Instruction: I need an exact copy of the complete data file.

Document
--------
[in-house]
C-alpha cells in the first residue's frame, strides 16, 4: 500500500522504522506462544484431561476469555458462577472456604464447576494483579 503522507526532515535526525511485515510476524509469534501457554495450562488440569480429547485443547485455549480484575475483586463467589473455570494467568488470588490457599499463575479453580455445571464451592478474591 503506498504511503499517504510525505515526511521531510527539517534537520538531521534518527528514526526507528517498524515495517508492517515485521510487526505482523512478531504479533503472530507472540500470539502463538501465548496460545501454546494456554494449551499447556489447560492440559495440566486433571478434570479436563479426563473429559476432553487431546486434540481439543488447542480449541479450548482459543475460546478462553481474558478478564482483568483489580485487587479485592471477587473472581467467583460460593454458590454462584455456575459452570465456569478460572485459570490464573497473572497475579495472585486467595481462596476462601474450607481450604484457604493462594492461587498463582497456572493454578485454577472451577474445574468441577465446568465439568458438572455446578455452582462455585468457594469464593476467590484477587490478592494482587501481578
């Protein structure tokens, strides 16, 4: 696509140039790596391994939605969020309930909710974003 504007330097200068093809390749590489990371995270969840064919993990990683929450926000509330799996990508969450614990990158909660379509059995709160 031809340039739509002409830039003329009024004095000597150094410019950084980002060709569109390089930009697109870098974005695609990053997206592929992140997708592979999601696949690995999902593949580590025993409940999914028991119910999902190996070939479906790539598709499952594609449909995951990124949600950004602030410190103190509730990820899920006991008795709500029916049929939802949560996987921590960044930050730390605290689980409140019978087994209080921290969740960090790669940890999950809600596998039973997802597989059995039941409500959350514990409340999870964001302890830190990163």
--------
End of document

[in-house]
C-alpha cells in the first residue's frame, strides 16, 4: 500500500522504522506462544484431561476469555458462577472456604464447576494483579 503522507526532515535526525511485515510476524509469534501457554495450562488440569480429547485443547485455549480484575475483586463467589473455570494467568488470588490457599499463575479453580455445571464451592478474591 503506498504511503499517504510525505515526511521531510527539517534537520538531521534518527528514526526507528517498524515495517508492517515485521510487526505482523512478531504479533503472530507472540500470539502463538501465548496460545501454546494456554494449551499447556489447560492440559495440566486433571478434570479436563479426563473429559476432553487431546486434540481439543488447542480449541479450548482459543475460546478462553481474558478478564482483568483489580485487587479485592471477587473472581467467583460460593454458590454462584455456575459452570465456569478460572485459570490464573497473572497475579495472585486467595481462596476462601474450607481450604484457604493462594492461587498463582497456572493454578485454577472451577474445574468441577465446568465439568458438572455446578455452582462455585468457594469464593476467590484477587490478592494482587501481578
């Protein structure tokens, strides 16, 4: 696509140039790596391994939605969020309930909710974003 504007330097200068093809390749590489990371995270969840064919993990990683929450926000509330799996990508969450614990990158909660379509059995709160 031809340039739509002409830039003329009024004095000597150094410019950084980002060709569109390089930009697109870098974005695609990053997206592929992140997708592979999601696949690995999902593949580590025993409940999914028991119910999902190996070939479906790539598709499952594609449909995951990124949600950004602030410190103190509730990820899920006991008795709500029916049929939802949560996987921590960044930050730390605290689980409140019978087994209080921290969740960090790669940890999950809600596998039973997802597989059995039941409500959350514990409340999870964001302890830190990163």